There are known various apparatuses other than the above mentioned apparatus. For example, FIG. 2, shows a modified embodiment of that in FIG. 1. In the modified embodiment, a liquid chamber 4 is a nozzle form, and around provided with a cylindrical piezo-oscillator (in this apparatus, a mechanism generating droplets is essentially the same as that (shown in FIG. 1). There are known an apparatus in which charged droplets are continuously generated to use a portion of the droplets for recording, another apparatus in which heat energy corresponding to a recording signal is applied to a recording liquid in a chamber of a recording head to generate droplets by the heat energy, and the like.
An embodiment is shown in FIGS. 3-a, 3-b and 4.
A head 13 is manufactured by jointing a plate such as glass, cermics, plastics, and the like, having a groove 14 to a head-generating head 15 used for a heat-sensitive recording process (A thin film head is shown in the Figs., however a heat-generating head is not restricted to this construction). The heat-generating head 15 is constituted of a protective film 16 made of silicon oxide and the like, aluminum electrodes 17-1 and 17-2, a resistive heater layer 18 made of nichrome and the like, a heat-accumulating layer 19, and a substrate 20 having an excellent heat-releasing property such as alumina and the like.
An ink 21 arrives at the jet orifice, so that a meniscus 23 is formed by a pressure P.
When an electric signal is applied to electrodes 17-1 and 17-2, heat is rapidly generated at the region indicated by "n" in the heat generating head 15, and a bubble is formed in ink 21 contacting the "n" region.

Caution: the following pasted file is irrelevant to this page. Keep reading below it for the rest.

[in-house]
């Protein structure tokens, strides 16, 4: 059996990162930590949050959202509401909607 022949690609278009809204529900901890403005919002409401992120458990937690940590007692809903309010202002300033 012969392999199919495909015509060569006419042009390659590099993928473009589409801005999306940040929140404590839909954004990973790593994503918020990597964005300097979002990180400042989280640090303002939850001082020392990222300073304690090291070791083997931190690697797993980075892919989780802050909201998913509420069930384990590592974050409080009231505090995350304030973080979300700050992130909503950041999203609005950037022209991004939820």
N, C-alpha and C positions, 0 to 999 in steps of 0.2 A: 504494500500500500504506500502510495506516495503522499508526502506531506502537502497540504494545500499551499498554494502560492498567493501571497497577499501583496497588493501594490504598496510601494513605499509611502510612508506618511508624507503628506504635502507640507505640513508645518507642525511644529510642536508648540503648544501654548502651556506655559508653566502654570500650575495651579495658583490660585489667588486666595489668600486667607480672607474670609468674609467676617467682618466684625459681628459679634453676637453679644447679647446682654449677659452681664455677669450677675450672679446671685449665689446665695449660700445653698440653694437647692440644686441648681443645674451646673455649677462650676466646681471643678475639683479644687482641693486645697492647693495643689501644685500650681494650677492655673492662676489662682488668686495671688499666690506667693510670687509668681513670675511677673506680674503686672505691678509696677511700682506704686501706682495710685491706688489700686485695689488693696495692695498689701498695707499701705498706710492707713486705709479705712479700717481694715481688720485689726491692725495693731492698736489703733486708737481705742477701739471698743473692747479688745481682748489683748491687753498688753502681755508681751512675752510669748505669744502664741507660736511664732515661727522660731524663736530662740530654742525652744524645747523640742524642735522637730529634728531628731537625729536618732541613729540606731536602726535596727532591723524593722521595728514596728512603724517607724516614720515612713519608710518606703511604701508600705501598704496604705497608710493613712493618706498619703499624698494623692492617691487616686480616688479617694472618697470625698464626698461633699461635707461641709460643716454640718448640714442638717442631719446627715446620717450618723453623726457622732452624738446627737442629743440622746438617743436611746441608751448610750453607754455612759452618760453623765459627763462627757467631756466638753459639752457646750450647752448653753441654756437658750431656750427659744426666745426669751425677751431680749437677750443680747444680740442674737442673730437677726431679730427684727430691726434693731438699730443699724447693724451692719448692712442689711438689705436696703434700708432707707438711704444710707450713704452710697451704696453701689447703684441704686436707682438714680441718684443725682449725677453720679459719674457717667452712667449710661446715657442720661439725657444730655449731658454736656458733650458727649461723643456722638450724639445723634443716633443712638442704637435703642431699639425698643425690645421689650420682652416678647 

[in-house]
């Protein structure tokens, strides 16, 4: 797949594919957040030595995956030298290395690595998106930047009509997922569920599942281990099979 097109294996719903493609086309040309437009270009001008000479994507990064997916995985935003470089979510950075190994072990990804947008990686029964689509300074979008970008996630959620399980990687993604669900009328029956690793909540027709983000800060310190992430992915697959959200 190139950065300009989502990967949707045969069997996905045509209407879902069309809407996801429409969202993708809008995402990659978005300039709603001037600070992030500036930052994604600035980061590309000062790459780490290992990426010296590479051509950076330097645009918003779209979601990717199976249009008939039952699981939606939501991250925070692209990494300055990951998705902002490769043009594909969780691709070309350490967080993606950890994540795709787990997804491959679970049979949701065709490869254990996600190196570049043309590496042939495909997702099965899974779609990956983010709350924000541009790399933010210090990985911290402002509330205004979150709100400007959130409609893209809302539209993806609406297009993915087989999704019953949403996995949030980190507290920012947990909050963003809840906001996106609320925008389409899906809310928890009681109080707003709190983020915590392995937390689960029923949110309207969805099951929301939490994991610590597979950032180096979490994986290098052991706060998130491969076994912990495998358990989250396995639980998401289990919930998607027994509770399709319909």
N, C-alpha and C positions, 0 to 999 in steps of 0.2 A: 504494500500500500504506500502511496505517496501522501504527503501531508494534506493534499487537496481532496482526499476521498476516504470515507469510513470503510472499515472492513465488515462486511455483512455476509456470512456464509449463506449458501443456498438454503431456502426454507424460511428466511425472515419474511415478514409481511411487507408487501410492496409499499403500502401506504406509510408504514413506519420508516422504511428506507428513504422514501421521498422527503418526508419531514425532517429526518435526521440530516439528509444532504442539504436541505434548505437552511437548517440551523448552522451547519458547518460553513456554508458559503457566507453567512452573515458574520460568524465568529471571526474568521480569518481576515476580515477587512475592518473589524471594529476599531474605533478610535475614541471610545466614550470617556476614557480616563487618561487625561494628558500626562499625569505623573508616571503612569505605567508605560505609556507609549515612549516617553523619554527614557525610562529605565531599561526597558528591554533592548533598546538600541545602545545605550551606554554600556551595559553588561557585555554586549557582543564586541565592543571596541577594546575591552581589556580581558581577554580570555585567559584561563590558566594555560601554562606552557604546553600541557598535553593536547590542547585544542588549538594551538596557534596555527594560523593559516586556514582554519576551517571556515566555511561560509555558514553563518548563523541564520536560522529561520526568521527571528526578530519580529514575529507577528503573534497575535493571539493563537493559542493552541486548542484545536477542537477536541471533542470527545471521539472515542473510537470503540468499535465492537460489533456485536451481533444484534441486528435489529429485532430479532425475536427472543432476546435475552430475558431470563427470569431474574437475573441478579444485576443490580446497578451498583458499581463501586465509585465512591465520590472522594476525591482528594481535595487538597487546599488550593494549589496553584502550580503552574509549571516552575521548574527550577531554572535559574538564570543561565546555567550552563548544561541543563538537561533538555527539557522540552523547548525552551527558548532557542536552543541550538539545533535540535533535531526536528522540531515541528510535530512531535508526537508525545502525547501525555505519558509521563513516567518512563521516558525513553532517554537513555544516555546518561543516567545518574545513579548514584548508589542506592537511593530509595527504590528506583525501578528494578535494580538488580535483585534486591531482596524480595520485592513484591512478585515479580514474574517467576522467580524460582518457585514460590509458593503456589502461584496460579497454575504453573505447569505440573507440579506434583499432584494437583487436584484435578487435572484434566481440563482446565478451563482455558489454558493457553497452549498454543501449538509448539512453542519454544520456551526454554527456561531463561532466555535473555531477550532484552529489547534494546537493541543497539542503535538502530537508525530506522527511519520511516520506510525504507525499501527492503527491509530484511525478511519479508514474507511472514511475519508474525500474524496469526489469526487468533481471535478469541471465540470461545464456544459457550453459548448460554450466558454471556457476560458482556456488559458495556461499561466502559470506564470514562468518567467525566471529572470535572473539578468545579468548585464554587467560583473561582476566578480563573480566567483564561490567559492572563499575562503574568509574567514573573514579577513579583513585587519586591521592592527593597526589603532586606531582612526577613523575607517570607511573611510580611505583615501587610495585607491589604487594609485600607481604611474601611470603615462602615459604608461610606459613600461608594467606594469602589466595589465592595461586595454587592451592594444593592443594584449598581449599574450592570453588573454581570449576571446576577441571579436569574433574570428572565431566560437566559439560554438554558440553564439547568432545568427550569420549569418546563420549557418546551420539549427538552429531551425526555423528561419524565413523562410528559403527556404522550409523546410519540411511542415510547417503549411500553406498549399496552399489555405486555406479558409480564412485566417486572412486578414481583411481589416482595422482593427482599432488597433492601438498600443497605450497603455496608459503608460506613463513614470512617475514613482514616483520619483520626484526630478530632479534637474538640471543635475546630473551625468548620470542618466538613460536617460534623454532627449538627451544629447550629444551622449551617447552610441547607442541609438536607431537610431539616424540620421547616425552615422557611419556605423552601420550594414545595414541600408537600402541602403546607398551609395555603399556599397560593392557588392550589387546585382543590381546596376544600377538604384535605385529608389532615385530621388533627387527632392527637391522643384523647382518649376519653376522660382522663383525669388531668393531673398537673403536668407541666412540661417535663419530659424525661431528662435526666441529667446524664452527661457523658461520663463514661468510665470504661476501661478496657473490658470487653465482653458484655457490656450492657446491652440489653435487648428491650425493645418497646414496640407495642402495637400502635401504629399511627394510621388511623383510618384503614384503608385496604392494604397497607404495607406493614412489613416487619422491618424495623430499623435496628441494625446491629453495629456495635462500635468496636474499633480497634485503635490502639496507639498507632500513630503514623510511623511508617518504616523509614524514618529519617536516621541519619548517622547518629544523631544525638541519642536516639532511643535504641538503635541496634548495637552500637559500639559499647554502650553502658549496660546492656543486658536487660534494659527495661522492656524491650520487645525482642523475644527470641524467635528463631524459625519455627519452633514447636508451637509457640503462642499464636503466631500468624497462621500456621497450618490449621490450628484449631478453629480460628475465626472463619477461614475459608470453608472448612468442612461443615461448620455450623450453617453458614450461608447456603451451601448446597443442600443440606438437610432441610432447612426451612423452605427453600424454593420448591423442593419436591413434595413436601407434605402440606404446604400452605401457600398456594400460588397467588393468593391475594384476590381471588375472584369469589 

The pressure due to the formation of the bubble projects the meniscus 23 and a recording droplet of ink 21 is ejected as a droplet 24 through an orifice 22 and projected to the record-receiving member 25.
FIG. 4 is a schematic diagram of multi-head made of a plurality of heads as shown in FIG. 3-a. The multi-head is fabricated by adhering a glass plate 27 provided with multi-groove 26 to the heat generating head 28 as illustrated in FIG. 3-a.
FIG. 3-a is a schematic cross sectional view of the head 13 taken along the ink flow path while FIG. 3-b is a schematic cross sectional view of FIG. 3-a taken along the A-B line.
In the past, there are known the recording liquid in which various dyes and pigments were dissolved and dispersed in aqueous or nonaqueous solvent, for example, as shown in Japanese Patent Publication Nos. 8361/1975, 40484/1976, 13126/1977, and 13127/1977, and Japanese Patent Laid Open No. 95008/1975. Desirable conditions for such recording liquid are shown as follow.
(1) Having a property of liquid (viscosity, surface tension, conductivity and the like) matched to jet conditions (actuation voltage of piezoelectric device, actuation frequency, shape and quality of material of the orifice, diameter of the orifice and the like).
(2) Not clogging the minute jet orifice and hole of a capillary because long time storge property is very good.
(3) Fixation to the record receiving members (paper, film and the like) can proceed rapidly, circumference of a dot is smooth, and the blur is little.
(4) A color tone of the printed image is sharp and the density is high.
(5) Water resisting property and light fastness of the printed image are excellent.
(6) Not corroding materials for handling the recording liquid (vessel, joint tube, seal materials and the like).
(7) Safety to a bad smell, toxicity, inflammability and the like is excellent.
It is very difficult to satisfy above mentioned conditions at the same time. In this point, the above-mentioned prior art is not satisfactory.